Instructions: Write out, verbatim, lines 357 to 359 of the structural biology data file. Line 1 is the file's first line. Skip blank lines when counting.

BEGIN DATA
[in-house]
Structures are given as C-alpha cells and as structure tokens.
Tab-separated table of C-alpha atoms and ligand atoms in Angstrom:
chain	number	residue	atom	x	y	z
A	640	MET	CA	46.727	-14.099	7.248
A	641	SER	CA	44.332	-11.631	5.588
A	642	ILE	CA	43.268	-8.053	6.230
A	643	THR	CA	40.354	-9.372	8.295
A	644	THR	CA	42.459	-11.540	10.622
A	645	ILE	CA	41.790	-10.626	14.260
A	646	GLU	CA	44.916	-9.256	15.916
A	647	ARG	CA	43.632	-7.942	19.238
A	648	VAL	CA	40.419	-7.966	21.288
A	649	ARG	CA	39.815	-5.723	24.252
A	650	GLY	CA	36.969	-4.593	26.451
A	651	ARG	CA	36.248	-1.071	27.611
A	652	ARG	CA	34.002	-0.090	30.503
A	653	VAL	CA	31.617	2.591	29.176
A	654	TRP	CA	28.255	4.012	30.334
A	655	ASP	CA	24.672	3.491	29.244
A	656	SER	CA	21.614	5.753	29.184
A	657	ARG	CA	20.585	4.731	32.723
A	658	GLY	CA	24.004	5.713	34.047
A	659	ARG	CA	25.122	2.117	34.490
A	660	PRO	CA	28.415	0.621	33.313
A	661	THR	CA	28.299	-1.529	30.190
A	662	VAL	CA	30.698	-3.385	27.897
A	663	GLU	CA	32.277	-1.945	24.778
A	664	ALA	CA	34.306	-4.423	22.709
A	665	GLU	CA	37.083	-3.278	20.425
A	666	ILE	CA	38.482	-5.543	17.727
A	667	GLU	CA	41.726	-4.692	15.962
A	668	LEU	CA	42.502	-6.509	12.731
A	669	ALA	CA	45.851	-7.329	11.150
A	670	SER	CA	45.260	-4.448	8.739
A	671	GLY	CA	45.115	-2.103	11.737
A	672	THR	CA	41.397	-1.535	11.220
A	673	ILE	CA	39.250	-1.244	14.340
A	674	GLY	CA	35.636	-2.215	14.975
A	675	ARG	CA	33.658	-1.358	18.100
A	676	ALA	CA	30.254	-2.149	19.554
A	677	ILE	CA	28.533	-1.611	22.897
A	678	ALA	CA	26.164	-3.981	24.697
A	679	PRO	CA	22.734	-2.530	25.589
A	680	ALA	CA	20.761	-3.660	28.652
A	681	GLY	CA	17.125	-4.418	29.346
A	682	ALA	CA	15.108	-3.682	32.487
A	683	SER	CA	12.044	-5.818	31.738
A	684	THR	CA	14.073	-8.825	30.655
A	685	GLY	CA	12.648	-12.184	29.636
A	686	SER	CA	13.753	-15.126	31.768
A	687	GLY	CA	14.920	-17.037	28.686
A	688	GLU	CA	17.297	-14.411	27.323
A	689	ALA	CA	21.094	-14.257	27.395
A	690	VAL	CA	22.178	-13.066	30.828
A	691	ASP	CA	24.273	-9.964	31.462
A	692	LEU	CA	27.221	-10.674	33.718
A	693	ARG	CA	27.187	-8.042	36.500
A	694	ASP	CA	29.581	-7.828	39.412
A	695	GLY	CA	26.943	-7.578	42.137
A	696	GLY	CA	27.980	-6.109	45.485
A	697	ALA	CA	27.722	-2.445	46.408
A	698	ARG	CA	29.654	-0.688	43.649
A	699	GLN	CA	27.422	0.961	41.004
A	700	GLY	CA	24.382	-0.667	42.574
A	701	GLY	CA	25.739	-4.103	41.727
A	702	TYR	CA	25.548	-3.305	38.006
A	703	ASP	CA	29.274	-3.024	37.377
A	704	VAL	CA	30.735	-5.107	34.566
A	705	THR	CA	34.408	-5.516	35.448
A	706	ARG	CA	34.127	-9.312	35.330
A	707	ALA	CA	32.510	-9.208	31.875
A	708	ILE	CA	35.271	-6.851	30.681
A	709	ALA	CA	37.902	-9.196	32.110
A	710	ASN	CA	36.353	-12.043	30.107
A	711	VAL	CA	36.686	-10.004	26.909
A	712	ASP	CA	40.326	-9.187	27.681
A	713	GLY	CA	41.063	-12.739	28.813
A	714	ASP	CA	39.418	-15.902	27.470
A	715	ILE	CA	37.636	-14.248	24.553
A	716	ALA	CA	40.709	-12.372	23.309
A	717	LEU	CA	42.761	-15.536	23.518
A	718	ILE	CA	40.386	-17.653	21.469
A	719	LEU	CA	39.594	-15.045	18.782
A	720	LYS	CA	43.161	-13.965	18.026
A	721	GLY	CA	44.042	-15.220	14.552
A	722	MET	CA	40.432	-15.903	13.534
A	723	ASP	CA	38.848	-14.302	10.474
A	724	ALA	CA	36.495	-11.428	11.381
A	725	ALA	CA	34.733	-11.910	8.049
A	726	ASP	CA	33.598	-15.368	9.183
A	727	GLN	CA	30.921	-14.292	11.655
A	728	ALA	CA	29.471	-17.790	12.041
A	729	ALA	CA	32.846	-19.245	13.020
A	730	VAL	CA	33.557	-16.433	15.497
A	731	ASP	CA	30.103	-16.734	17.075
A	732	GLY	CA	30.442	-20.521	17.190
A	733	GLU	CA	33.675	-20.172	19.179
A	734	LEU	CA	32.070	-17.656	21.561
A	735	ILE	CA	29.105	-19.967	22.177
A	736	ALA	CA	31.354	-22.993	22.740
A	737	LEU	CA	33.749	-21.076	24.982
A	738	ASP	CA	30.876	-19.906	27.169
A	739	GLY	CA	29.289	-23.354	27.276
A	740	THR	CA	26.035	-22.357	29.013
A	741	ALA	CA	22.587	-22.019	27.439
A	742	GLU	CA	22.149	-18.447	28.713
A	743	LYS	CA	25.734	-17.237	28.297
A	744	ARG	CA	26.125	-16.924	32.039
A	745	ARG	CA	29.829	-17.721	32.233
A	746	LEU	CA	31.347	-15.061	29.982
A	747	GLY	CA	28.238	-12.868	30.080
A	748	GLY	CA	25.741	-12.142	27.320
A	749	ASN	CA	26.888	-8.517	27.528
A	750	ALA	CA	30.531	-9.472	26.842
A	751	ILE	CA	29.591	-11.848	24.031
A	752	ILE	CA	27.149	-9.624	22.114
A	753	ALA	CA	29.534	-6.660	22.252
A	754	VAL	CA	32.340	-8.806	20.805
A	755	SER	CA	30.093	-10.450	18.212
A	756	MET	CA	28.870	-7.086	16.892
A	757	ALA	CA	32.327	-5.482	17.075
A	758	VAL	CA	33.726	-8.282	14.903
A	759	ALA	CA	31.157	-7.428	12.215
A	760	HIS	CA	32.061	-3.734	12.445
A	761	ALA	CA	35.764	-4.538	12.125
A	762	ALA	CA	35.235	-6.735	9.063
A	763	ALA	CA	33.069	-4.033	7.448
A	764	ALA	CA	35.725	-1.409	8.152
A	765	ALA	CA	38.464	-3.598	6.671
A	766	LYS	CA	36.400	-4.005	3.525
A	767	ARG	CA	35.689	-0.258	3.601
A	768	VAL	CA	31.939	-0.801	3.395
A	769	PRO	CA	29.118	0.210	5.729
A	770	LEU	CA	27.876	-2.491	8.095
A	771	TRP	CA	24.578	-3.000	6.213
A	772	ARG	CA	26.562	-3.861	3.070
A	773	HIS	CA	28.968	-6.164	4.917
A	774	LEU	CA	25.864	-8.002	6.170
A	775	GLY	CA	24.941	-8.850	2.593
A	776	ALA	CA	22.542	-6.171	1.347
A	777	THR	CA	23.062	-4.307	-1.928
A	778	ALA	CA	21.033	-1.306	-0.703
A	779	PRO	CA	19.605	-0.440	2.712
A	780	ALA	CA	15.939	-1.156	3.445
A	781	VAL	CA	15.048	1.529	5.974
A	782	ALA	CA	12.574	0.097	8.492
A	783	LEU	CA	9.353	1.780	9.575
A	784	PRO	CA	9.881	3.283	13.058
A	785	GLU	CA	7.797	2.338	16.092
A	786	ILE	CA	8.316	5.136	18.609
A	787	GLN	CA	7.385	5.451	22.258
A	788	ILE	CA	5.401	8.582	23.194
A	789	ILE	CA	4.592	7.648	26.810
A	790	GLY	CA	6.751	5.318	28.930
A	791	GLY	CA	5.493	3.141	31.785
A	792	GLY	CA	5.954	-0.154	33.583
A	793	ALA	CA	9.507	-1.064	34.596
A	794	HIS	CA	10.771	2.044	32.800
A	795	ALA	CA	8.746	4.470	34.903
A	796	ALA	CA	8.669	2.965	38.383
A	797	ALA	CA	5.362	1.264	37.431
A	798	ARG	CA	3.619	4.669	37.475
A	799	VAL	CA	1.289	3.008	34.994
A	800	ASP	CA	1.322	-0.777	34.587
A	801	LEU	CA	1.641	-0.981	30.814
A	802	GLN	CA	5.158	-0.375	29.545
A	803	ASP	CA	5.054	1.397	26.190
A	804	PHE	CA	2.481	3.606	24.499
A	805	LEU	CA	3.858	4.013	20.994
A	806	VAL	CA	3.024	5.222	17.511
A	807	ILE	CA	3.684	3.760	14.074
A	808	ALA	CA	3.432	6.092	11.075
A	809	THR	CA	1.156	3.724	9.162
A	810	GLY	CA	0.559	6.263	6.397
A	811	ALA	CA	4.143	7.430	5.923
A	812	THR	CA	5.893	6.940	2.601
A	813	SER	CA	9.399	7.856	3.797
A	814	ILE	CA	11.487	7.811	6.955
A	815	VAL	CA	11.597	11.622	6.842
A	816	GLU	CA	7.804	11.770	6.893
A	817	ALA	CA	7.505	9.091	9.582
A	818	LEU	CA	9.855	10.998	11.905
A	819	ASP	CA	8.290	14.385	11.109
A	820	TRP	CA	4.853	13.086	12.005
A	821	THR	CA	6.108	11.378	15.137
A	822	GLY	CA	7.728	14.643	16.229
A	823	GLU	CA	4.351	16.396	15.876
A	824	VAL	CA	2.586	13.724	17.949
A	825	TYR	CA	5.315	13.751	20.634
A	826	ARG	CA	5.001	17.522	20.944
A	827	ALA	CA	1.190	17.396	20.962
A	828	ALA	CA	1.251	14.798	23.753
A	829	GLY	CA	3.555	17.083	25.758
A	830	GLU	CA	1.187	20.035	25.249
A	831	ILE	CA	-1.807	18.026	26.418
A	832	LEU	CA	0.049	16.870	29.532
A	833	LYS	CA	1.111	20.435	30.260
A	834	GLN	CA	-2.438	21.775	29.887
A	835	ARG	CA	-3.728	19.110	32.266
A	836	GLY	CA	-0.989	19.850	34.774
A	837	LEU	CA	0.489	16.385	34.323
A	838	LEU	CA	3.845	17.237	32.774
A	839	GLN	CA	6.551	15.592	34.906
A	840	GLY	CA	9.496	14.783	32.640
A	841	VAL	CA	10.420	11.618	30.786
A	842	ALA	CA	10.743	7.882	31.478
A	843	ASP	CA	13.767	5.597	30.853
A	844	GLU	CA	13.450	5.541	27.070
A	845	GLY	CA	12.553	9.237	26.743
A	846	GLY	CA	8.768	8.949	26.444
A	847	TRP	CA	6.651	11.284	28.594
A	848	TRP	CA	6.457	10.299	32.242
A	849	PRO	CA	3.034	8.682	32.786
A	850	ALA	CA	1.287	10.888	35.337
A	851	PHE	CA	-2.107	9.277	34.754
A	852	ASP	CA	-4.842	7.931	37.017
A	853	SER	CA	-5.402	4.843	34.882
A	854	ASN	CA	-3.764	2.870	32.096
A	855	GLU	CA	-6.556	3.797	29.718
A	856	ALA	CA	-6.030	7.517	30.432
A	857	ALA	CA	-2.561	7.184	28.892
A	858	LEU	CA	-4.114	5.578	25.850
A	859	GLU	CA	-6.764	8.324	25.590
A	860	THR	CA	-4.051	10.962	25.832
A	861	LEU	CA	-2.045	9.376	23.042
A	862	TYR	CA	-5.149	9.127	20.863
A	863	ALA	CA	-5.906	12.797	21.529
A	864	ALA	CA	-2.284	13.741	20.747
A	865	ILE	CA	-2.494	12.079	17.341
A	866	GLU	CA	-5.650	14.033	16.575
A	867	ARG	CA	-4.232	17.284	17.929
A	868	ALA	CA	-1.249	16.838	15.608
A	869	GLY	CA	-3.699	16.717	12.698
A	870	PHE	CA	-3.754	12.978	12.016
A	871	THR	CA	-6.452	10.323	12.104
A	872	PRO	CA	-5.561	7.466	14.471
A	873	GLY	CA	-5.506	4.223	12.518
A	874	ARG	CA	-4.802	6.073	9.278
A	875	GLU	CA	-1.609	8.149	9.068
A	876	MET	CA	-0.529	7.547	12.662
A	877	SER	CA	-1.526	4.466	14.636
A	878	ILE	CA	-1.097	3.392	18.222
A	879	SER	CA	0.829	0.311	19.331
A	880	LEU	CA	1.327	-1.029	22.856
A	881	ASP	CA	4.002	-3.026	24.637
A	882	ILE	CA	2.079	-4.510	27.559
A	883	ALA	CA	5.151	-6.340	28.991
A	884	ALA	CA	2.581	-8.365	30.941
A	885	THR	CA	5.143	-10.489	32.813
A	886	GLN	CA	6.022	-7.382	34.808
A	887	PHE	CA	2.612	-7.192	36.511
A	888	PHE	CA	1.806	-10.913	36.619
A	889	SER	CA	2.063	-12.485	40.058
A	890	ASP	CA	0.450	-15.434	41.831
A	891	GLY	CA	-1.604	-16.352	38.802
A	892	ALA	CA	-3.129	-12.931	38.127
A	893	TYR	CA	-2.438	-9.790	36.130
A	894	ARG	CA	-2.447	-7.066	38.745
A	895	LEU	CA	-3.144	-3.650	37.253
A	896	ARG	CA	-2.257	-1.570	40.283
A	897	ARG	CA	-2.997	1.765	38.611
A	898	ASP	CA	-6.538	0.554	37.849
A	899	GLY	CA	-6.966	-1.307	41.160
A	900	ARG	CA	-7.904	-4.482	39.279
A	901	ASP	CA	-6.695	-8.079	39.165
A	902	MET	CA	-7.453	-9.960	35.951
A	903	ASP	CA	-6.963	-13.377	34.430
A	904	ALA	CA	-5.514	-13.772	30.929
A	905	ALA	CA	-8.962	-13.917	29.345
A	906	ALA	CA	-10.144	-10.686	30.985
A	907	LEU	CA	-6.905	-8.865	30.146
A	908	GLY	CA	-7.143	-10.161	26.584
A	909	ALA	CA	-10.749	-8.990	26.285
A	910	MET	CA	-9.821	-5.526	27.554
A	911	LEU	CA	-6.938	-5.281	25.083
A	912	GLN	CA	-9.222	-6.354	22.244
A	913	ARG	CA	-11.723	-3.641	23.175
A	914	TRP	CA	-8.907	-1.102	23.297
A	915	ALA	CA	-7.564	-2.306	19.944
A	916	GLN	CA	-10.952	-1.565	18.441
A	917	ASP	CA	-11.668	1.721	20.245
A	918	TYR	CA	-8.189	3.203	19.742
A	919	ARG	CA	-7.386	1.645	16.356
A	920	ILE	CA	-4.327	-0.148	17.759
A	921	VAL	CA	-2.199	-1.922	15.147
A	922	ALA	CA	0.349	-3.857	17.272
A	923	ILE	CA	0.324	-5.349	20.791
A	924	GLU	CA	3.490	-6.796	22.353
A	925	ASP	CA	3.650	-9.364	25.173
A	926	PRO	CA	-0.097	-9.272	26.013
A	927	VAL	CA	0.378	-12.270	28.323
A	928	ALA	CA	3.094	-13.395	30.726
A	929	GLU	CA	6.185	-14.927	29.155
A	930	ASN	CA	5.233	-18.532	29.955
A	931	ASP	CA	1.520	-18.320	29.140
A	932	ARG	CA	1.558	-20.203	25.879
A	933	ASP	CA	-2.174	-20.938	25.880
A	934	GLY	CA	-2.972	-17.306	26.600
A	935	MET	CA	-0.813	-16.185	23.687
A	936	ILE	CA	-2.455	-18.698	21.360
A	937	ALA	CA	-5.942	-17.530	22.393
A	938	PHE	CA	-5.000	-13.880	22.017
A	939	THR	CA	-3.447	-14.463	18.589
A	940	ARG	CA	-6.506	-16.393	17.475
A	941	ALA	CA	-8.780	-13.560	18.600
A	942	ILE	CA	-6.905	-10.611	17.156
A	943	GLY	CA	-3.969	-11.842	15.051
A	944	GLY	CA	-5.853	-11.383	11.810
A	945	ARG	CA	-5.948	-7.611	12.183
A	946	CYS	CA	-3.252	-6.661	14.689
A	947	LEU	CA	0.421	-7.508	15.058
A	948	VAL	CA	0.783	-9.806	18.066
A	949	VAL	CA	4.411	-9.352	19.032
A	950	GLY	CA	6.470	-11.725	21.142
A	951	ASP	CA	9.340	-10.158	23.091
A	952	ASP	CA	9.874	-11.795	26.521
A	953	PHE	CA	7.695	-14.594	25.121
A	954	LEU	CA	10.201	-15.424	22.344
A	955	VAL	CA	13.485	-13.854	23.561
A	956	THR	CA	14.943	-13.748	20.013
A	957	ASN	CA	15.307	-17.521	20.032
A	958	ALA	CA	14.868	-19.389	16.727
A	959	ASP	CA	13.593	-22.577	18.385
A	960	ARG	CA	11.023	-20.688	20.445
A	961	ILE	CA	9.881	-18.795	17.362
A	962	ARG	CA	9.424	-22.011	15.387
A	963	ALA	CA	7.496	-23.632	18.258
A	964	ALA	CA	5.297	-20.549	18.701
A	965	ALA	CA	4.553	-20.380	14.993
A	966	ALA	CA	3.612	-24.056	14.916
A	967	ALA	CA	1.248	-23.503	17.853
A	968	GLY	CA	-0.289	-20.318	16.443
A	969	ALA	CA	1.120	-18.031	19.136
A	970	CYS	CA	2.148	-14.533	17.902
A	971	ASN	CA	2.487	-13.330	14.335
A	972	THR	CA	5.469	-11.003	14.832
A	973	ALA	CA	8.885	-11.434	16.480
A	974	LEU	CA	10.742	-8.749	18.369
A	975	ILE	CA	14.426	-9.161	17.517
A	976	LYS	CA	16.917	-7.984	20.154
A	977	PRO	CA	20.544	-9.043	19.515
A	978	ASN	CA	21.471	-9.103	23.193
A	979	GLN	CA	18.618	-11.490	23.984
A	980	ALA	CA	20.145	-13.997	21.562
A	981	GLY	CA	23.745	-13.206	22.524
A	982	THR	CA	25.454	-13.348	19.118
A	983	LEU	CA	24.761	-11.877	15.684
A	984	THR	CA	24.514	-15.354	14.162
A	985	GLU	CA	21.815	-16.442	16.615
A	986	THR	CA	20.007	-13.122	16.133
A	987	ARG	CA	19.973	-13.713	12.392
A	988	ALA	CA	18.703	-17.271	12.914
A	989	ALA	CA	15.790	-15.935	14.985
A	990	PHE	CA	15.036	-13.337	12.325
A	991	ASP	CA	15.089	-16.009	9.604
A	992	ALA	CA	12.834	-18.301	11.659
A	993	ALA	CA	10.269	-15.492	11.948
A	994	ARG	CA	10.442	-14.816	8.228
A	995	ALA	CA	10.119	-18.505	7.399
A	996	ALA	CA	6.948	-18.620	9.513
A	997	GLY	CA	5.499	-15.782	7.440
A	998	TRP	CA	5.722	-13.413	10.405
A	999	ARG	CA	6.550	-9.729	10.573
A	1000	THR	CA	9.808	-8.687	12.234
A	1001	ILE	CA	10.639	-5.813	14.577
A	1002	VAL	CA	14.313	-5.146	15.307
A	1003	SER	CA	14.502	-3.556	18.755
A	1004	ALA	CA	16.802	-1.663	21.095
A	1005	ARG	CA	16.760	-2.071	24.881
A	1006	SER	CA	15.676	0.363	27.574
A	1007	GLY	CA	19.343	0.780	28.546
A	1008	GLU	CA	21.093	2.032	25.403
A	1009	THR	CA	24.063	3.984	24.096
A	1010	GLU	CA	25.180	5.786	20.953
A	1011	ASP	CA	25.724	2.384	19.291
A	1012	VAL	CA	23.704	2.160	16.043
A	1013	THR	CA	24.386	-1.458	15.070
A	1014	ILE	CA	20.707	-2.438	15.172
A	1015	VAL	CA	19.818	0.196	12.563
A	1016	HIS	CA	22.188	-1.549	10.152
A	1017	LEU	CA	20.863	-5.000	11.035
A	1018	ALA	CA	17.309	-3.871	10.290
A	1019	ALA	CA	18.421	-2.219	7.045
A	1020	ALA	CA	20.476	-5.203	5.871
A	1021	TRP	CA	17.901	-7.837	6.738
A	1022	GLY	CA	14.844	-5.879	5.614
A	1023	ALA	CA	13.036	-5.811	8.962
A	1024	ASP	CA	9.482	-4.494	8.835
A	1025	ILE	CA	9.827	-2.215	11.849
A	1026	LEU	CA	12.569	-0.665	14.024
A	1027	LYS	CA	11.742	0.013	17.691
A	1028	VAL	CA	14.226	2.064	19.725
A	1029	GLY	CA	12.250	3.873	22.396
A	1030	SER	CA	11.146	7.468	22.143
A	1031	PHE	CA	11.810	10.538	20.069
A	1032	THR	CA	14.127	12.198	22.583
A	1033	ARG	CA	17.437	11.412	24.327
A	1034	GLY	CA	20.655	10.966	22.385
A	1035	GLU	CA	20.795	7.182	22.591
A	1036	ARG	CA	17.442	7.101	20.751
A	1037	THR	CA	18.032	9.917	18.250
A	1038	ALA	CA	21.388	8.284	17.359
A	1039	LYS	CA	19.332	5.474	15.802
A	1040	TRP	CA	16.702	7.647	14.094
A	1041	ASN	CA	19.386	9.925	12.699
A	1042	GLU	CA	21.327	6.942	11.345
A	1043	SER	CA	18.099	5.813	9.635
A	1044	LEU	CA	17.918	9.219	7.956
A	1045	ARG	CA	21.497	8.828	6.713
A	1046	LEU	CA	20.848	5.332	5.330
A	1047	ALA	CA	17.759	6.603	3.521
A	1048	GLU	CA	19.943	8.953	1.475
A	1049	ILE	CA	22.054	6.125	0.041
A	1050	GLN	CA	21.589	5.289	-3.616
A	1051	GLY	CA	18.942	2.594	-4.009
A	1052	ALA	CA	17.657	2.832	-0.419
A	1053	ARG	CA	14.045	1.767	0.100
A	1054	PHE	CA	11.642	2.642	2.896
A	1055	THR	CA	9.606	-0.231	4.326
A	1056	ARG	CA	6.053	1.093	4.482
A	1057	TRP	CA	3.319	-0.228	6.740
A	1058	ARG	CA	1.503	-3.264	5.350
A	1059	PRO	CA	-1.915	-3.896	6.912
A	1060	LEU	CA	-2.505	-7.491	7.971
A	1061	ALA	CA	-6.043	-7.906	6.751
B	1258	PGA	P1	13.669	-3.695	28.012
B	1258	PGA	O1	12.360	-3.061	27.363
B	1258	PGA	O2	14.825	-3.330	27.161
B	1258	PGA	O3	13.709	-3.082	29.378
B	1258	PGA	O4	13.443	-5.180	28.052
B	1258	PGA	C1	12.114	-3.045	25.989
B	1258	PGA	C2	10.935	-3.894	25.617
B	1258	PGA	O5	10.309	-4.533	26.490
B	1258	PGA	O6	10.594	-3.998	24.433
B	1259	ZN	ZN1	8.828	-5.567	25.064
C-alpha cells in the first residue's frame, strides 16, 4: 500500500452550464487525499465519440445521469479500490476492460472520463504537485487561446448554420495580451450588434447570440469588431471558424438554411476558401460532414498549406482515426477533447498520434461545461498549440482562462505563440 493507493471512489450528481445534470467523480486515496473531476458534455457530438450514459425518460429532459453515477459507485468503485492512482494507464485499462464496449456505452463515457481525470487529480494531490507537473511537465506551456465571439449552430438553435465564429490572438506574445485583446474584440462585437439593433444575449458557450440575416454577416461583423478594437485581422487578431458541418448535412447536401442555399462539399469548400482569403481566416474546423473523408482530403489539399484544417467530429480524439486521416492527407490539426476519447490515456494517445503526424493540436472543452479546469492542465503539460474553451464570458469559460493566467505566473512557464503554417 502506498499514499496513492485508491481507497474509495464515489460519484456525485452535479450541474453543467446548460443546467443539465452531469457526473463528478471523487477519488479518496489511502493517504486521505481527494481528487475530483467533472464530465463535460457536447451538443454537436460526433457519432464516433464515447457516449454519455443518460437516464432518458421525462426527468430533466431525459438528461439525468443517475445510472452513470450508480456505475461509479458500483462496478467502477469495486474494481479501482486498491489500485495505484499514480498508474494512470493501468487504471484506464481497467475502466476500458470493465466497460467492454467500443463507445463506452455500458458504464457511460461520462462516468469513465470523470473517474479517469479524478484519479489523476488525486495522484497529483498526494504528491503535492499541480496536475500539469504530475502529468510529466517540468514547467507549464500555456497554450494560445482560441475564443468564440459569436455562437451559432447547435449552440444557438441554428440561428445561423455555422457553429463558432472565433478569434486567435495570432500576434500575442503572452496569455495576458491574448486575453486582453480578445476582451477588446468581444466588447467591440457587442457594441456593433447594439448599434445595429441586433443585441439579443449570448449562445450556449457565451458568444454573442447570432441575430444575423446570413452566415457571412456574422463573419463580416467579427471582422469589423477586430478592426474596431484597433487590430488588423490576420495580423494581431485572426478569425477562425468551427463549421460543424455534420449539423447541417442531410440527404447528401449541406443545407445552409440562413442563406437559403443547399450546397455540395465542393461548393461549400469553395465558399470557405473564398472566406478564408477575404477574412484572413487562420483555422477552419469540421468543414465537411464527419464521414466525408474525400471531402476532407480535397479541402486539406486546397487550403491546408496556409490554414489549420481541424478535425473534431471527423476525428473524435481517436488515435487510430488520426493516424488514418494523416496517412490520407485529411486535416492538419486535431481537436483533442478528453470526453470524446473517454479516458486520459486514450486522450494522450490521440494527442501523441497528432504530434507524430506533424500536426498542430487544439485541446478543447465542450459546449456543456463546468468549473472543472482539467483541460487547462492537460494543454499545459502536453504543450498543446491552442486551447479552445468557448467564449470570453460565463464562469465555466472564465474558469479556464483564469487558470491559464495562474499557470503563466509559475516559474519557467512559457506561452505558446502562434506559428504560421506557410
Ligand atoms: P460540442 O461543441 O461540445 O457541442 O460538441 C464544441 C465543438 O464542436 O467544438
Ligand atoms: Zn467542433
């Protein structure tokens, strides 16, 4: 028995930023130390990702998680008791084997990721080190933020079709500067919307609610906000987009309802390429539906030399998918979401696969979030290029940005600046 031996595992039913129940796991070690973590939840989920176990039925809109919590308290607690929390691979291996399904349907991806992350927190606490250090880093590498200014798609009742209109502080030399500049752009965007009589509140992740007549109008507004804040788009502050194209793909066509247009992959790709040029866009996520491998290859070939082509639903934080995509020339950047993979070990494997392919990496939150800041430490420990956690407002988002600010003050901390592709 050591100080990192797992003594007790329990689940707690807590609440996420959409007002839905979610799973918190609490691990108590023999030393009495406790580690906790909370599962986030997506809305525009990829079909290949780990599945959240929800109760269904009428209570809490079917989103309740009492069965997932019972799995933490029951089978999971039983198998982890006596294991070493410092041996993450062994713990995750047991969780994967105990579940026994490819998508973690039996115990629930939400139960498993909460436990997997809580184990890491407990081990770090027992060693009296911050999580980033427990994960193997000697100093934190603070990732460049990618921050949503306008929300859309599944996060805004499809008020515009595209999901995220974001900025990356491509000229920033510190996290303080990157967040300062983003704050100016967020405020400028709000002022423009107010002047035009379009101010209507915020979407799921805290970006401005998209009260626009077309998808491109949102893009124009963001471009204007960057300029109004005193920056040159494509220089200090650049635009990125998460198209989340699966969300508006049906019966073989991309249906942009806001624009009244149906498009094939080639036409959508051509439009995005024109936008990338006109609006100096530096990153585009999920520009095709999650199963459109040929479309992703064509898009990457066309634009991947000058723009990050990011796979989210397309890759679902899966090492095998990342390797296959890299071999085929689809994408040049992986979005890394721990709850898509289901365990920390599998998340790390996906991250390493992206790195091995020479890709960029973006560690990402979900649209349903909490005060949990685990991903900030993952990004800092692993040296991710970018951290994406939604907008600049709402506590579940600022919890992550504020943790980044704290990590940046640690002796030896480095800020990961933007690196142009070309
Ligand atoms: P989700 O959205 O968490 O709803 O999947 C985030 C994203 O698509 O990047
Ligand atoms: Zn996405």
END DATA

A	992	ALA	CA	12.834	-18.301	11.659
A	993	ALA	CA	10.269	-15.492	11.948
A	994	ARG	CA	10.442	-14.816	8.228